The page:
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KARUNAKARAN versus STATE REP. BY

High Court of Madras

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Karunakaran v. State rep. by - CRL. APPEAL NO. 581 OF 2000 [2005] RD-TN 593 (18 August 2005)



IN THE HIGH COURT OF JUDICATURE AT MADRAS

DATED: 18/08/2005

CORAM

THE HONOURABLE MR. JUSTICE N.DHINAKAR AND

THE HONOURABLE MR. JUSTICE M.CHOCKALINGAM CRL. APPEAL NO. 581 OF 2000

Karunakaran .. Appellant -Vs-

State rep. by

Inspector of Police

R-2, Kodambakkam Police Station

Madras. .. Respondent Appeal preferred against the conviction and sentence passed by the learned IV Addl. Sessions Judge, Chennai, made in S.C. No. 322 of 199 9 dated 3.7.2000 as stated therein.

For Appellant : Mr. V.Gopinath, SC, for

Mr. C.Rajan

For Respondent : Mr. M.K.Subramanian, GA (Crl. Side) :JUDGMENT



(JUDGMENT OF THE COURT WAS DELIVERED BY M.CHOCKALINGAM, J.)

The sole accused in a case of murder, on being found guilty as per the charge and awarded life imprisonment by the IV Addl. Sessions Judge, Madras, in S.C. No.322 of 1999, has broughtforth this appeal.

2. The short facts necessary for the disposal of this appeal could be stated thus :-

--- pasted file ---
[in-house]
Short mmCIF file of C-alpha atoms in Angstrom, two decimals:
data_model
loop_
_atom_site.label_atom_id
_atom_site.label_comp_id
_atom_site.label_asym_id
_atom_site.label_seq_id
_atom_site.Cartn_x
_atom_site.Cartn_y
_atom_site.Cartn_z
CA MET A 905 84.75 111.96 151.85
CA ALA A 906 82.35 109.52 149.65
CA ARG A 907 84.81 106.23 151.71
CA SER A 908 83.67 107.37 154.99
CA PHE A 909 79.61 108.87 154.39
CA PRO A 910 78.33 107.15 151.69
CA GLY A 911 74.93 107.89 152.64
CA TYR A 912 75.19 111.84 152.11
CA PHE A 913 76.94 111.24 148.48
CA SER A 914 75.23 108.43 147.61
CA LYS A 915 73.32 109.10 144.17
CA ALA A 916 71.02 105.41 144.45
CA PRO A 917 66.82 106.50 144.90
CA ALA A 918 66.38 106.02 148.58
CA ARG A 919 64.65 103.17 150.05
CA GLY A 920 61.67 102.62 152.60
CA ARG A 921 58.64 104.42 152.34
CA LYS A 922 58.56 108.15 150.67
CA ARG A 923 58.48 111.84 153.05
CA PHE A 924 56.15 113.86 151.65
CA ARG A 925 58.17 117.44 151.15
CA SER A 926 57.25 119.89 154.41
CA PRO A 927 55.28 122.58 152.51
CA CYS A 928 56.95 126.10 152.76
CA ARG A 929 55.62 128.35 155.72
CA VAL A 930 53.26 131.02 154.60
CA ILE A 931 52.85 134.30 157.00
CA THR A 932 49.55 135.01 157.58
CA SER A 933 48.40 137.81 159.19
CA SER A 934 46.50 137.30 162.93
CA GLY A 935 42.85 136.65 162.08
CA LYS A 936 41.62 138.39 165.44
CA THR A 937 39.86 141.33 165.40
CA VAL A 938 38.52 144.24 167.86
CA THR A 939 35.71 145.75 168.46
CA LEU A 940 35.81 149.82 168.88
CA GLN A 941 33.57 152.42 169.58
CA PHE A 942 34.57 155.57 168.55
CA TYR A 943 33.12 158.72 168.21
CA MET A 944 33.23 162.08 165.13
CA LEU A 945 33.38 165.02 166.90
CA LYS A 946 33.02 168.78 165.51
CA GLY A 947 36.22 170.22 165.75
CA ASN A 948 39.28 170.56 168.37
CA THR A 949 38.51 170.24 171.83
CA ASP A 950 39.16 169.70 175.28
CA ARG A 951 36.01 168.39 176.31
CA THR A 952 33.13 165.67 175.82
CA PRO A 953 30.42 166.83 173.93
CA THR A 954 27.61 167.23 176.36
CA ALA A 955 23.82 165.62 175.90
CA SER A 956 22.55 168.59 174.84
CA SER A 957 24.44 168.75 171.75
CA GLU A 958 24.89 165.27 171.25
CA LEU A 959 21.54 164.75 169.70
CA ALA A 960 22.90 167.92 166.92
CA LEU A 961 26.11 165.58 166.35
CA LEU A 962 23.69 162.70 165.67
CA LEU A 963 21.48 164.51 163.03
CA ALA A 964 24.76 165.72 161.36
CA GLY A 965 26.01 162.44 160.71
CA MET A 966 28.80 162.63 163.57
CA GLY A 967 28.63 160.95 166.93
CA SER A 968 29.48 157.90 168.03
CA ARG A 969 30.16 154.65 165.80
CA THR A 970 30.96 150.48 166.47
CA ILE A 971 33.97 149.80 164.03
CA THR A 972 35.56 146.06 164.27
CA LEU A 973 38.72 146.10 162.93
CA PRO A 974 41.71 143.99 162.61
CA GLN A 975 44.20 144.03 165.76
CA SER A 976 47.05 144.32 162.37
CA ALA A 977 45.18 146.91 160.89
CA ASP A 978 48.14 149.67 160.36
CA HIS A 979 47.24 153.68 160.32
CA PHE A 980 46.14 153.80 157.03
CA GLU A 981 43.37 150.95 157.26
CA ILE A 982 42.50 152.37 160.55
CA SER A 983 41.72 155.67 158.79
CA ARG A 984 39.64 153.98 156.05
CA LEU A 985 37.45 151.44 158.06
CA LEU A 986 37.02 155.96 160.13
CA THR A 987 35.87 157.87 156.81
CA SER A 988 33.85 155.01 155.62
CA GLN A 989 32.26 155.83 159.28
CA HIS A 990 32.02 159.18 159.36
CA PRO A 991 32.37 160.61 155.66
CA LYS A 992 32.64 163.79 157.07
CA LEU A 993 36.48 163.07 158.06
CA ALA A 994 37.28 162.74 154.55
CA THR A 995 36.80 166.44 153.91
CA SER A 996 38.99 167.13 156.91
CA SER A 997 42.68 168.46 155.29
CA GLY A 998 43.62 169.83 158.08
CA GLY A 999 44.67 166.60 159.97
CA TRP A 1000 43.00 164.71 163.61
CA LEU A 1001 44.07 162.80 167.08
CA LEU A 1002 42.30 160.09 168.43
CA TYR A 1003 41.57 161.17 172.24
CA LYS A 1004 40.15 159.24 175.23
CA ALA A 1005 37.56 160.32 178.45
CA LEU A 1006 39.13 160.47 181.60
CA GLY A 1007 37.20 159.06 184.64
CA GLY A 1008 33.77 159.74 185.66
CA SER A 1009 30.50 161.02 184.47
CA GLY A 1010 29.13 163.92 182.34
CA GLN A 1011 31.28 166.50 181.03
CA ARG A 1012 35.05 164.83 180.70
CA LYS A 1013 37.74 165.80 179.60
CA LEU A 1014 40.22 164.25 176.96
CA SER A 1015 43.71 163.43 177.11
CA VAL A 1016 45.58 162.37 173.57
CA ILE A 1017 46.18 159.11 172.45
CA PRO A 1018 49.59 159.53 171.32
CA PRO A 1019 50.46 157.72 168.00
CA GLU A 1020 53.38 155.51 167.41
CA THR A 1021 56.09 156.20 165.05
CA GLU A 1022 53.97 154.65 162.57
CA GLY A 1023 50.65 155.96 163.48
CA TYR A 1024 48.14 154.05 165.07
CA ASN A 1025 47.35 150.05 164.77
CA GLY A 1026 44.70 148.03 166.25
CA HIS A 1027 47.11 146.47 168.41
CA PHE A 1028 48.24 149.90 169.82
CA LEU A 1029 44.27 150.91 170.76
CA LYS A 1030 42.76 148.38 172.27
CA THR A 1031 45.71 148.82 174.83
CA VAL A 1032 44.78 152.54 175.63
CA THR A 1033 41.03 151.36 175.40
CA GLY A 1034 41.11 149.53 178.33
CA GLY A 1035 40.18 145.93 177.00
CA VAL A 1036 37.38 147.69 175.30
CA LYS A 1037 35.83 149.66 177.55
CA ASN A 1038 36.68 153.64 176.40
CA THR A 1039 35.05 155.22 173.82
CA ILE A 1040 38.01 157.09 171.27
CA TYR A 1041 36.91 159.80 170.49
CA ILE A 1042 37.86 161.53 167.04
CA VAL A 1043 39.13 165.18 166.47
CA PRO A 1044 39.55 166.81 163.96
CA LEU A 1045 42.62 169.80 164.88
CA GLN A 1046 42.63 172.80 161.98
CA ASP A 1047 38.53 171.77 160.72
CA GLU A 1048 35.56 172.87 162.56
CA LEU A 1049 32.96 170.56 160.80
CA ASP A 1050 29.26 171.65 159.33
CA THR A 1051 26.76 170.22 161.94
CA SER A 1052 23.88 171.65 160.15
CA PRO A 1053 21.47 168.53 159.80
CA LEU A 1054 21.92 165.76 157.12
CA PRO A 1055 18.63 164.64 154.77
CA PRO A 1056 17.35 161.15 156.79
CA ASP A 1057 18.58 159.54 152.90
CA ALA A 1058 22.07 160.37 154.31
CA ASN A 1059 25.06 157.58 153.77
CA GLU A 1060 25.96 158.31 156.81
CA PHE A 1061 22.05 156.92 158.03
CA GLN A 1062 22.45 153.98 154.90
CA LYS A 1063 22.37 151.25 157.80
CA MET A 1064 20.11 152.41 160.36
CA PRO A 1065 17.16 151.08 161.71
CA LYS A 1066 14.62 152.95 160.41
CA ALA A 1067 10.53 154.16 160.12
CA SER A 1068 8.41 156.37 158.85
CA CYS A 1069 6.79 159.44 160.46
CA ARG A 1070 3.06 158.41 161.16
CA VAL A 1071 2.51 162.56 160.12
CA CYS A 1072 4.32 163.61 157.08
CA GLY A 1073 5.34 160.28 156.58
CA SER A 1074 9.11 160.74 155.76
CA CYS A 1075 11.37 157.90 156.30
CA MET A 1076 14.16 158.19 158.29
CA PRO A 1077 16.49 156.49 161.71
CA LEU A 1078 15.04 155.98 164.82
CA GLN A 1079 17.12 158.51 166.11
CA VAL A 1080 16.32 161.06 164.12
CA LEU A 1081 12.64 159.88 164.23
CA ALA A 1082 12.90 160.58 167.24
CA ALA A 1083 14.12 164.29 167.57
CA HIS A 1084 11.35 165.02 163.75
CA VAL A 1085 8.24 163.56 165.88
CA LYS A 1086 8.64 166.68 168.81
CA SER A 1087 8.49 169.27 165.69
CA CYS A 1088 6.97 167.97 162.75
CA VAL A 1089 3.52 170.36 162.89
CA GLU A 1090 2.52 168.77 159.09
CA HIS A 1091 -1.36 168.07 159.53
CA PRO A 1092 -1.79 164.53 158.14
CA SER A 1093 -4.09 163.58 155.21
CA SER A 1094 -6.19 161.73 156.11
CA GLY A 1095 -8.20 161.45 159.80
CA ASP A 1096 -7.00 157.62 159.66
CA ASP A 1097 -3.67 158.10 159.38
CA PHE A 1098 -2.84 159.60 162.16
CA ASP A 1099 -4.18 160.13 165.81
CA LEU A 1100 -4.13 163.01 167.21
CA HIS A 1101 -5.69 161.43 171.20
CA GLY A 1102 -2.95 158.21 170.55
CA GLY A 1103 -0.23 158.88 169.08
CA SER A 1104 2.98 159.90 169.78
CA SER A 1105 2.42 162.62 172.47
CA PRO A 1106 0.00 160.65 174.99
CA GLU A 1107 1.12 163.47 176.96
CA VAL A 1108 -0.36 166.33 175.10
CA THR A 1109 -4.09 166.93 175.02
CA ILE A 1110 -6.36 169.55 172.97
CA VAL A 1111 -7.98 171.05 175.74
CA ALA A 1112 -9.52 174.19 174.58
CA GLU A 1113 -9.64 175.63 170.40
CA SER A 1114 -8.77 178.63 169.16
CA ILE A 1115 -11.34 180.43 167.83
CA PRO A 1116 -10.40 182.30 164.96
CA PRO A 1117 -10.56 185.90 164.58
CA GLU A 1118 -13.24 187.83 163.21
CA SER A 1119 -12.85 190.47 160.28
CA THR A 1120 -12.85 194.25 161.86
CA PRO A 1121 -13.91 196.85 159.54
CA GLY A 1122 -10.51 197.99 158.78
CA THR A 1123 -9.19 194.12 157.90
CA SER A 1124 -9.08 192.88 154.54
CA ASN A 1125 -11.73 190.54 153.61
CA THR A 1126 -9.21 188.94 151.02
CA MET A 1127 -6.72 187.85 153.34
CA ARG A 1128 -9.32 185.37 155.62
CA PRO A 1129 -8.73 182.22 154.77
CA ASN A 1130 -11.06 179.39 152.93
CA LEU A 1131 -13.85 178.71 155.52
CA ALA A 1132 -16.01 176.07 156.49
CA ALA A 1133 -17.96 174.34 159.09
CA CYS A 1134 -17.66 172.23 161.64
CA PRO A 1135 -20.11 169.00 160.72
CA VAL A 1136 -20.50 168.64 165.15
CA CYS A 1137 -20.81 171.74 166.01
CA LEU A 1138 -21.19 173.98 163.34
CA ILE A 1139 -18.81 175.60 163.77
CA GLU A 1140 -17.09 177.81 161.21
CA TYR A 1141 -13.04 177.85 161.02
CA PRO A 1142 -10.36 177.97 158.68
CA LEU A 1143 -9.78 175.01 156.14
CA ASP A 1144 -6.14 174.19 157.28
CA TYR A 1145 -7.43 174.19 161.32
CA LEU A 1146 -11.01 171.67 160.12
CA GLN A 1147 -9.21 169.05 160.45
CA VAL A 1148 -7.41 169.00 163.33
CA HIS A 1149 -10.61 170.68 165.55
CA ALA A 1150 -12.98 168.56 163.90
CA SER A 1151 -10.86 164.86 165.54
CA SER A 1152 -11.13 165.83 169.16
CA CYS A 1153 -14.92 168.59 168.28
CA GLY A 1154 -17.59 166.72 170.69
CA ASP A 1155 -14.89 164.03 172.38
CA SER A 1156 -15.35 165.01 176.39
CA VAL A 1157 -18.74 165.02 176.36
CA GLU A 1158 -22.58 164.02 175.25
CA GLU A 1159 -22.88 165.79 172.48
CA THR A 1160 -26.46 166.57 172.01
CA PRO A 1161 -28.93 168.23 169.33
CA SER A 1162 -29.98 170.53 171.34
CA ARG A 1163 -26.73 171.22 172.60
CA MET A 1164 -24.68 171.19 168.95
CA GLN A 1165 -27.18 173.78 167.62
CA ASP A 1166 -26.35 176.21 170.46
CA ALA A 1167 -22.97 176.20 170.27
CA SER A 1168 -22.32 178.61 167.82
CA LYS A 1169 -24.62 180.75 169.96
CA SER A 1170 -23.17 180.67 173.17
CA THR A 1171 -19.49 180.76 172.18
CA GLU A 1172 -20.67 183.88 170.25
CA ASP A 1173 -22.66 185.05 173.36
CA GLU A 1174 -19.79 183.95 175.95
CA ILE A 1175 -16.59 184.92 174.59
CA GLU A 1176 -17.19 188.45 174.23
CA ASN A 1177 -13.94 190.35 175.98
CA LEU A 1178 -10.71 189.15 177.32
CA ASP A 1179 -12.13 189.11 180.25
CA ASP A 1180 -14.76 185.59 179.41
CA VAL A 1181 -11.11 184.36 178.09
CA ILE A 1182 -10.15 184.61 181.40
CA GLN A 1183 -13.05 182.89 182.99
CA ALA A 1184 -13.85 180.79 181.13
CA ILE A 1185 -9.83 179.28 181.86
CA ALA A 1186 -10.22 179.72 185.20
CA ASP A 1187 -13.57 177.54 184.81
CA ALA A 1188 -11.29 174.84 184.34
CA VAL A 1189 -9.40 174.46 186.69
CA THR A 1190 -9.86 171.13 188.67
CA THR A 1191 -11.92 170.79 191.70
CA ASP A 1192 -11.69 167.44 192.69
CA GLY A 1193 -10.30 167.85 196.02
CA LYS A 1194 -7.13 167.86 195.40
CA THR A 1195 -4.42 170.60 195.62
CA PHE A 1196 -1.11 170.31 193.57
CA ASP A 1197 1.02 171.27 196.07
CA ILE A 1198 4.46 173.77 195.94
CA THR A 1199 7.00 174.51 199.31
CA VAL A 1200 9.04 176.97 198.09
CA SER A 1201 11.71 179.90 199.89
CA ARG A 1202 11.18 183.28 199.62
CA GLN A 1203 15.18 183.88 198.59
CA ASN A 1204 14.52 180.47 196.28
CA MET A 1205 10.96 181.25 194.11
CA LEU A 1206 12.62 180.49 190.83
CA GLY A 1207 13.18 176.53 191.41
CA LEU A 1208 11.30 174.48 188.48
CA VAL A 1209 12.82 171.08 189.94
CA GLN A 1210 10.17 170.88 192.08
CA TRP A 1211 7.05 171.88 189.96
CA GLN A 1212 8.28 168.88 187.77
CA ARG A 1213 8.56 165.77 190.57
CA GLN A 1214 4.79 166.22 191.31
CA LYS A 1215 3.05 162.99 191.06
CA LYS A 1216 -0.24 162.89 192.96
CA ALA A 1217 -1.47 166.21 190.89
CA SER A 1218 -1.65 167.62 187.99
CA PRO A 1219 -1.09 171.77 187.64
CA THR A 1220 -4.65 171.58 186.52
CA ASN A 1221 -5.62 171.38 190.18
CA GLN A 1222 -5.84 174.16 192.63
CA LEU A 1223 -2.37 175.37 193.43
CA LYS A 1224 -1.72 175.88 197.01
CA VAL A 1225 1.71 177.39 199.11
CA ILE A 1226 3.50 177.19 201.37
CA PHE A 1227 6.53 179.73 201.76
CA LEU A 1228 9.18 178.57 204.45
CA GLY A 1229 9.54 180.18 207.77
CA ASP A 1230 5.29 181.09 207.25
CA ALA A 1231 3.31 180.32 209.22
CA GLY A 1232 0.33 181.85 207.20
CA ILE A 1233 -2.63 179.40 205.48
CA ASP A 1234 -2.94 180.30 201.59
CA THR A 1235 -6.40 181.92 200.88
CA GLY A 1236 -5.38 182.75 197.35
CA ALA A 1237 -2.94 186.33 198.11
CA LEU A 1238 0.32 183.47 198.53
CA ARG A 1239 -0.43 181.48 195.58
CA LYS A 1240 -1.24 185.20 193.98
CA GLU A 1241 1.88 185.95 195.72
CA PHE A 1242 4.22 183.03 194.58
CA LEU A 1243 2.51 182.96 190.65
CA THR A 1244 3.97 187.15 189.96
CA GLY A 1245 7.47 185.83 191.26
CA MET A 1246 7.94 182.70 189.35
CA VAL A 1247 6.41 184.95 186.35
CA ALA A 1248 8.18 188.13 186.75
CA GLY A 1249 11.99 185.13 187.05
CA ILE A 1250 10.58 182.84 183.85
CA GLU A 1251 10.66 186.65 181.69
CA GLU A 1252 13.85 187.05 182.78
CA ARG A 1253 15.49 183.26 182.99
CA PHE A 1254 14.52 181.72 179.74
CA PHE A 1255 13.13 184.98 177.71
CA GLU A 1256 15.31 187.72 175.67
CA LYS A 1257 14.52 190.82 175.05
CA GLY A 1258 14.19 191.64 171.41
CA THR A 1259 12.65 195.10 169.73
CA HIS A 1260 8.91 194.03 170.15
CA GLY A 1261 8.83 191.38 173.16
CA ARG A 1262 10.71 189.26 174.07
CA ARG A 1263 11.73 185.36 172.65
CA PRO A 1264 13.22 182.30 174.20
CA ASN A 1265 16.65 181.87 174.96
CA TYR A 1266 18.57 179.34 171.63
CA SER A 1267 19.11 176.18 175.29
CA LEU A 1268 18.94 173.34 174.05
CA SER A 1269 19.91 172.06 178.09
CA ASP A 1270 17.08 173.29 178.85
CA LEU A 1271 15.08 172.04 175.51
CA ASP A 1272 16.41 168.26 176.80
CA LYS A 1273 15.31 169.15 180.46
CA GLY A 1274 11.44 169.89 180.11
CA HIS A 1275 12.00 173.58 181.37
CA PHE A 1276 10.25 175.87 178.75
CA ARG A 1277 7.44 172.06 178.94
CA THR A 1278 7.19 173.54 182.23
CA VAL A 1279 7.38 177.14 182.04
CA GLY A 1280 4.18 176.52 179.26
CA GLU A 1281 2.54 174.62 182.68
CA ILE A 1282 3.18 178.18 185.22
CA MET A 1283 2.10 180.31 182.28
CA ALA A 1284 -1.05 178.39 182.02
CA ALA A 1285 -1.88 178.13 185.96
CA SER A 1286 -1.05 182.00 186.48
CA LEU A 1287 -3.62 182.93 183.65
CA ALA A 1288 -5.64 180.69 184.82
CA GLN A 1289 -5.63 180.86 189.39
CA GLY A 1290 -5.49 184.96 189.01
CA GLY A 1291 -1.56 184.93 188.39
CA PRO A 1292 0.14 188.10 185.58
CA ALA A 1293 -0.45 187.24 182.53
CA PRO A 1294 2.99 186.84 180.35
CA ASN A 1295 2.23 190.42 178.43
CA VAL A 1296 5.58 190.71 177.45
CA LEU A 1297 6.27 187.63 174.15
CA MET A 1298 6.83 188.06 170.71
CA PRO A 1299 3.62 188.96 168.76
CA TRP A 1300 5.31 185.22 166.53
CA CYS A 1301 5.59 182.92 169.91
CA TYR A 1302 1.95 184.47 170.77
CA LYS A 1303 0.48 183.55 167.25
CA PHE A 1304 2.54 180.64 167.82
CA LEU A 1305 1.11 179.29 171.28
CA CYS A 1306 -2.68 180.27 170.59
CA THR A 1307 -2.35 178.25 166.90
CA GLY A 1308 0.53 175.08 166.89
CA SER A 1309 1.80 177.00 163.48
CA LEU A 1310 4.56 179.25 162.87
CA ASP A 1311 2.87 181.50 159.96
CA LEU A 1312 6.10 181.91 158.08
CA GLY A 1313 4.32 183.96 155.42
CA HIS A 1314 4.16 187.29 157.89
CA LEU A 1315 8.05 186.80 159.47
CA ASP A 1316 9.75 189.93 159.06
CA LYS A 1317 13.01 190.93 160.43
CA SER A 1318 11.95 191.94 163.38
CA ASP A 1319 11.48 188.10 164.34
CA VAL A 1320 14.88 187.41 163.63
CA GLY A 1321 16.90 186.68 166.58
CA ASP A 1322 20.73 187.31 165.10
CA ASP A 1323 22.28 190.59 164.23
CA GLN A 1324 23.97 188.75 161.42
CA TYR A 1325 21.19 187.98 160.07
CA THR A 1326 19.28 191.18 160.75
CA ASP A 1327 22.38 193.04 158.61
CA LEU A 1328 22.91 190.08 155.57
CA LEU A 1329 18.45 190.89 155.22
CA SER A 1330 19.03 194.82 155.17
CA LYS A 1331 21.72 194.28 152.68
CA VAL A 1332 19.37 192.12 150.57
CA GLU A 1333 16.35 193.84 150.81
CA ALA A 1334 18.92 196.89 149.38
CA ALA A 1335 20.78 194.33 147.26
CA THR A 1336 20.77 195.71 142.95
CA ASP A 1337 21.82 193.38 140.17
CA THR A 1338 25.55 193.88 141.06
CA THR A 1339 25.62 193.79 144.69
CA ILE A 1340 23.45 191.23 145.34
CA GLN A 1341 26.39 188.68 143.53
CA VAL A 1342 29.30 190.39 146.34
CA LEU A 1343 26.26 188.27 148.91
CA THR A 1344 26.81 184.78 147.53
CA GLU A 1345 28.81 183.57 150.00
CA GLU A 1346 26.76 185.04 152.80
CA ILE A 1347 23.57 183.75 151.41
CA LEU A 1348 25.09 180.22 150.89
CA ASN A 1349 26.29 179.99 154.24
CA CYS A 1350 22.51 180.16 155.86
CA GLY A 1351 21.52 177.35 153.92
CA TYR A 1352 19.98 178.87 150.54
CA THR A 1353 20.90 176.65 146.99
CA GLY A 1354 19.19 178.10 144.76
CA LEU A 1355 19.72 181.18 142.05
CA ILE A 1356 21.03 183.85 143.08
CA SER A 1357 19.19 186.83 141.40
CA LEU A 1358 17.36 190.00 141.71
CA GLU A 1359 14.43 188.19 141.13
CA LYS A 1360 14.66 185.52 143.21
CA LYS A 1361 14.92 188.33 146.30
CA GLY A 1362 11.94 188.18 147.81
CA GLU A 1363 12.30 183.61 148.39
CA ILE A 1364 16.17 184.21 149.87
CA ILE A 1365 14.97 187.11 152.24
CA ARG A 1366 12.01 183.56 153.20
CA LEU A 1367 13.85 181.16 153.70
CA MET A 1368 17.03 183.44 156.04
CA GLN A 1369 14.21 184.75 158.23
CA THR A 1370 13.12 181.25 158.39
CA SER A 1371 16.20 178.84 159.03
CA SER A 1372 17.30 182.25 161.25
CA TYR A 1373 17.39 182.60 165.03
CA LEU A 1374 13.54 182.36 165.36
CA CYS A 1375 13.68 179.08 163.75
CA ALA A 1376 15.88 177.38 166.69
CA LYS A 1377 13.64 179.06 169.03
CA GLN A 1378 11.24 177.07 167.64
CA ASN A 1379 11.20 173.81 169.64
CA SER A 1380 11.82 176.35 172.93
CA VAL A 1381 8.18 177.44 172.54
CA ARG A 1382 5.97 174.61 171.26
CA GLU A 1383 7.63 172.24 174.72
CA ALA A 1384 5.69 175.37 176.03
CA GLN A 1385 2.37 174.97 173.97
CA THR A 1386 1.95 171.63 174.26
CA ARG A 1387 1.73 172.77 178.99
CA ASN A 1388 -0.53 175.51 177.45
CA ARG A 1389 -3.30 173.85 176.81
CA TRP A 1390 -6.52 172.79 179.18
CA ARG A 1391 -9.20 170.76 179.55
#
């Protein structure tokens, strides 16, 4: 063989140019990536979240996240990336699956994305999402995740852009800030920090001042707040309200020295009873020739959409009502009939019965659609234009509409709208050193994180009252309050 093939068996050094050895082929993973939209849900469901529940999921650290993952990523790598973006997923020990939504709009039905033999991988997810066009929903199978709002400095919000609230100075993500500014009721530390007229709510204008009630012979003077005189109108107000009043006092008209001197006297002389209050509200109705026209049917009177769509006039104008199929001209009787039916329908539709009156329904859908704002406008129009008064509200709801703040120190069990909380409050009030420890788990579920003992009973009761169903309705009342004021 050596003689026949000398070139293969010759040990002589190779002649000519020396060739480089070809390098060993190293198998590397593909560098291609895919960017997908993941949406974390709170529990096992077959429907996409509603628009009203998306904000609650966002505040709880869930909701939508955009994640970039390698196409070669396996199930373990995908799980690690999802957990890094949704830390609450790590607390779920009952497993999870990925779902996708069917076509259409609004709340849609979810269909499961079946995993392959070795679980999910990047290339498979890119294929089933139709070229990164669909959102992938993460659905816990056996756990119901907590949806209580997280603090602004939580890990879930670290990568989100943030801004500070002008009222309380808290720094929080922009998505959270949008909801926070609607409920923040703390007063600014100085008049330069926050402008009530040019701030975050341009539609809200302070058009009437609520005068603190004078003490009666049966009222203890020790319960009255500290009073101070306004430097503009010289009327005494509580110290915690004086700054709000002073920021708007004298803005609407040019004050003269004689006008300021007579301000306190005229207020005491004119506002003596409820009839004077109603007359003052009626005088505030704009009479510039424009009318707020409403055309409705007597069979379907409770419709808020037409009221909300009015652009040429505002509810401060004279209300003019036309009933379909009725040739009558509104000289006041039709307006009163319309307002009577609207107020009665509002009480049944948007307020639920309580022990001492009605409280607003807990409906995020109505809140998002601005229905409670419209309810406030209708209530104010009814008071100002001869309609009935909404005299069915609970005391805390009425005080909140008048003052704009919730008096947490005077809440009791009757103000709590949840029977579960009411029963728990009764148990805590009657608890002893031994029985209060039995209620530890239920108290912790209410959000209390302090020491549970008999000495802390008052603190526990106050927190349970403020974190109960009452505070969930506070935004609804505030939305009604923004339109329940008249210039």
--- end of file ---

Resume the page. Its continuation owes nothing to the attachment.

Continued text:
The deceased is the wife of the appellant. They got one child aged twelve years. They were all living at Kodambakkam, Madras. P.W.s 1 to 3 were the neighbours. P.W.4 is the father of the deceased. It was the usual practice of the appellant to spend the entire salary without giving any money for family expenses.

3. At about 12.45 a.m. on the date of occurrence, namely, 12/13.5.97 , the appellant called his wife for sharing the bed to which course she refused. Immediately the appellant got wild, went into the kitchen, took a can of kerosene and poured the same over the deceased and set fire to her. Later he also made an attempt to put out the fire. P.W.s 1 to 3 witnessed the occurrence. Immediately after putting out the fire, the appellant took the injured to the Kilpauk Government Hospital where P.W.5, the doctor, was on duty. The doctor recorded the statement of the injured, who was admitted with burn injuries, in the accident register. The accident register copy pertaining to the injured stands marked as Ex.P-1.